Regular- and post-season games between the two teams take place at either Angel Stadium of Anaheim or Dodger Stadium. The two stadiums are located approximately 30 miles (48 km) apart.[4]

At one point, both teams were owned by major media conglomerates: the Angels had been owned by the Walt Disney Company,[5] and the Dodgers were owned by News Corporation (each company owned one of the MLB broadcast partners, with News Corporation changing its name to 21st Century Fox in 2013, and subsequently being purchased by the Walt Disney Company in 2019).[5] Both teams have been sold in recent years.

The Angels' Mike Trout and the Dodgers' Clayton Kershaw both won the MVP awards for their respective leagues in 2014.

During the 2002 World Series, there was a moment of peace in the rivalry as a result of the nightmares the Dodgers and their fans were facing because the Angels played the San Francisco Giants, the fierce in-state rivals of the Dodgers.[6][7][8] The Los Angeles Times called the series "the Dodgers' 'Nightmare Series.'"[5] The New York Post called it "the worst-scenario World Series for the Dodgers."[8] The San Francisco Chronicle called the series "a Dodger fan's worst nightmare."[9] The Dodgers and their fans, including Chairman Bob Daly and former manager Tommy Lasorda, rooted for the eventual champions and attended their games in Anaheim.[6][7][8] Lasorda was at Game 2 and stood behind the batting cage and said that he's a big fan of Angels manager Mike Scioscia.[10] Daly attended Game 7 and sat near the Angels dugout, as a fan of late Angels owner Gene Autry.[11] This series was the Angels first championship, while the Dodgers' last title came in the 1988 World Series and appearance was 2018.

History was made in 2014 when two MVPs were chosen from the same metropolitan area with the Angels outfielder Mike Trout winning the American League MVP and Dodger pitcher Clayton Kershaw winning National League MVP for the year. This occurred again in 2019 when the Angels' Trout and Dodgers' Cody Bellinger won their league's respective MVP awards.[12][13]

ResultsEdit

Season Season series at Anaheim/LA Angels
LAD-LAA
at Los Angeles Dodgers
LAA-LAD
Notes
1997 Dodgers 4–0 5-4; 8-2 3-4; 5-7 First season series sweep by either team.
1998 Angels 3–1 5-6; 4-6 5-6(11); 3-2
1999 Dodgers 4–2 6-7(10); 3-1; 13-3 4-5; 4-7; 7-5 First year of 6-game home-and-away format.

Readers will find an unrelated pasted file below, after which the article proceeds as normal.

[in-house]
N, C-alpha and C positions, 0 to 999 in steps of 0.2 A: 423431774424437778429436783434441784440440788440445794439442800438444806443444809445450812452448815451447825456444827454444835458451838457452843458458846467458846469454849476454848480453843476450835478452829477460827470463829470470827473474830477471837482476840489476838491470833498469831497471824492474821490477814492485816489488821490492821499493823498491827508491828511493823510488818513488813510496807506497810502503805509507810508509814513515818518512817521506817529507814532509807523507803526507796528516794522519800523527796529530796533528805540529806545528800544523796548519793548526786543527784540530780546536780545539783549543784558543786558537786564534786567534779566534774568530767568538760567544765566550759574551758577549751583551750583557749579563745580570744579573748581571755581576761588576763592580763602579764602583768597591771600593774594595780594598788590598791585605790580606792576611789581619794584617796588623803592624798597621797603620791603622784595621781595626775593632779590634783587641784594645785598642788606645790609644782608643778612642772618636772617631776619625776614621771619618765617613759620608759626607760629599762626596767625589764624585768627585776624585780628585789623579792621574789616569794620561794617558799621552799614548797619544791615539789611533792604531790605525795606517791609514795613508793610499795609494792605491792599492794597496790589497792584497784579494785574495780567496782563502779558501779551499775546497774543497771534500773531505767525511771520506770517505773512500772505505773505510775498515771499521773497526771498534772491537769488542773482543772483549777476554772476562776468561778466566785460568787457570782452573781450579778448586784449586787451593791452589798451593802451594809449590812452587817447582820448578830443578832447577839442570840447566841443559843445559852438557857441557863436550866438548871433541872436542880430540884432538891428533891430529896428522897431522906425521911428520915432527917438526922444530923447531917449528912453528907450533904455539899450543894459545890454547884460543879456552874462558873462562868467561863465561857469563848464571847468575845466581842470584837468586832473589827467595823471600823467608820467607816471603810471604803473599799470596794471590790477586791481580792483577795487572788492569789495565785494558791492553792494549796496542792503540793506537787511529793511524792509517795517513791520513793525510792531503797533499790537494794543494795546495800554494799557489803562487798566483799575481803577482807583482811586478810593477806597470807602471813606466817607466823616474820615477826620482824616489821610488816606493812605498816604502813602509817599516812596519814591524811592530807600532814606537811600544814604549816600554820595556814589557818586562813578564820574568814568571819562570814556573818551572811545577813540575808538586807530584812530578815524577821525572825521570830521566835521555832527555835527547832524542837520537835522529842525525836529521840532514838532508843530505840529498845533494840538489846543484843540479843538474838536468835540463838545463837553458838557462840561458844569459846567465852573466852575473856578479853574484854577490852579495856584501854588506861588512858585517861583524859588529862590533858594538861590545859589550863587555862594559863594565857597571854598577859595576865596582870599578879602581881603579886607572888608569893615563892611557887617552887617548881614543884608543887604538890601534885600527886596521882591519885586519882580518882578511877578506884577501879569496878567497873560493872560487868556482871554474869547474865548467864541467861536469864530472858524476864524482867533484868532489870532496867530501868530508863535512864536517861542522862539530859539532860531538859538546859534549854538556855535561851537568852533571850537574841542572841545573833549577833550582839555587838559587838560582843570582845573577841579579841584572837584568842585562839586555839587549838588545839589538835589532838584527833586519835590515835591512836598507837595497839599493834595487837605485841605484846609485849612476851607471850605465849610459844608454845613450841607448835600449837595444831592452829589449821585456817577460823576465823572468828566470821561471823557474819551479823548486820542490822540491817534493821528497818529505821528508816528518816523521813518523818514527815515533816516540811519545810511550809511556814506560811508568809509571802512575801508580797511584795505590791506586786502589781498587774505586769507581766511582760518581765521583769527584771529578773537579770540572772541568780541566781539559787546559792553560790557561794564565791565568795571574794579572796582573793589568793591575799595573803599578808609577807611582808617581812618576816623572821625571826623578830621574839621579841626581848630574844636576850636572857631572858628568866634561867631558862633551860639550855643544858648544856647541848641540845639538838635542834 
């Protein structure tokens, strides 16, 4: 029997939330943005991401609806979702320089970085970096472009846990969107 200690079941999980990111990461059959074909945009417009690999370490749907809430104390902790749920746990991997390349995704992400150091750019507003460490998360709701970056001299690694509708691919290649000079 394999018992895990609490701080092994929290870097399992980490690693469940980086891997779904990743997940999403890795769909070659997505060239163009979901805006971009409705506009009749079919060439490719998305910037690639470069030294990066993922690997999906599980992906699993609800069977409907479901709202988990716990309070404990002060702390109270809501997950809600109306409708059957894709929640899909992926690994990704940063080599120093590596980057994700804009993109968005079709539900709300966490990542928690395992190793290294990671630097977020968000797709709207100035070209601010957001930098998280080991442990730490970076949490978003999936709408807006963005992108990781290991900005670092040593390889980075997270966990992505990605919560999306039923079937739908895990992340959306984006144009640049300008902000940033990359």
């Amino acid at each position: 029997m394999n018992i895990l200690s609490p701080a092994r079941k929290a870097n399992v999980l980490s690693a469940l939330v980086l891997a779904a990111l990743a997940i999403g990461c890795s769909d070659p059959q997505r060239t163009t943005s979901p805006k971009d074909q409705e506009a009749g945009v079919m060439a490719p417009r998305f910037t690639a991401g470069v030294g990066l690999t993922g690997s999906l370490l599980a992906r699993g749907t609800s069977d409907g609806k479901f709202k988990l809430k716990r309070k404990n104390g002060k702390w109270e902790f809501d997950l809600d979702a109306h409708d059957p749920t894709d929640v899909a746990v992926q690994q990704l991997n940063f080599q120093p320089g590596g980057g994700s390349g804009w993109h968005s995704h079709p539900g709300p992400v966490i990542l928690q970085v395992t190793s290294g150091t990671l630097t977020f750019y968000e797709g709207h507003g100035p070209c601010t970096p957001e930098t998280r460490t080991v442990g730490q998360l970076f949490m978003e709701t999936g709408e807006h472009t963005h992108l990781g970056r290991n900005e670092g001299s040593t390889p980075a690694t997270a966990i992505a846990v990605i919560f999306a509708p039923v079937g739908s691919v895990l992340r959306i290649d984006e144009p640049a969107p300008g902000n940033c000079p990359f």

2000 Angels 4–2 5-12; 8-3; 7-8 3-4(10); 5-3; 6-2
2001 Angels 4–2 6-2; 5-6; 4-6 1-0; 1-2; 6-5(10)
2002 Tie 3–3 7-5; 1-7; 0-5 8-4; 5-10; 4-5 Angels win 2002 World Series.
2003 Angels 4–2 0-3; 0-3; 1-3 2-5; 2-4; 6-3
2004 Tie 3–3 3-7; 8-5; 6-2 13-0; 7-5; 5-10 Both teams make the postseason for the first time.
2005 Angels 5–1 0-7; 1-3; 3-5 9-0; 3-1; 2-6 Angels add "Los Angeles" to their name
(see City of Anaheim v. Angels Baseball LP for more information.)
2006 Dodgers 4–2 3-16; 4-8; 0-7 6-1; 2-9; 0-4
2007 Angels 5–1 1-9; 2-6; 1-4 1-2; 3-0; 10-4
2008 Tie 3–3 2-4; 6-3; 2-10 0-6; 0-1; 1-0 Both teams win their respective divisions.
2009 Tie 3–3 4-5; 6-4; 5-3 3-1; 4-5(10); 10-7 Both teams win their respective divisions and finish as runner-ups in their respective league championship series.
2010 Angels 5–1 3-6; 1-2; 10-6 10-1; 4-2; 6-5 First Angels sweep at Dodger Stadium.
2011 Angels 4–2 5-0; 1-7; 1-3 8-3; 6-1; 2-3
2012 Angels 4–2 5-8; 3-1; 3-5 3-2; 2-5; 2-1
2013 Tie 2–2 3-4; 2-3 7-8; 0-3 Series changed to four-game format with two in each city
except in years the AL West plays the NL West (2015, 2018, 2021 etc.)
2014 Dodgers 3–1 2-1; 7-0 5-0; 4-5 Both teams win their respective divisions.
2015 Dodgers 5–1 7-5; 6-4; 2-3 3-5; 1-3; 3-5(10)
2016 Angels 3–1 1-8; 4-7 7-6; 1-5 Angels drop “of Anaheim” from their name.
2017 Tie 2–2 2-3; 6-2 4-0; 0-4 Dodgers lose 2017 World Series.
2018 Tie 3–3 2-3; 3-1; 3-4 2-3; 5-4(10); 3-5 Dodgers lose 2018 World Series.
2019 Angels 4–0 3-5; 3-5 5-4; 3-2 First season series sweep by the Angels and first by either team since 1997, the first year with interleague play.
Overall Angels 70–54 at Anaheim/LA Angels
Angels, 40–22
at Los Angeles Dodgers
Dodgers, 32–30

Postseason seriesEdit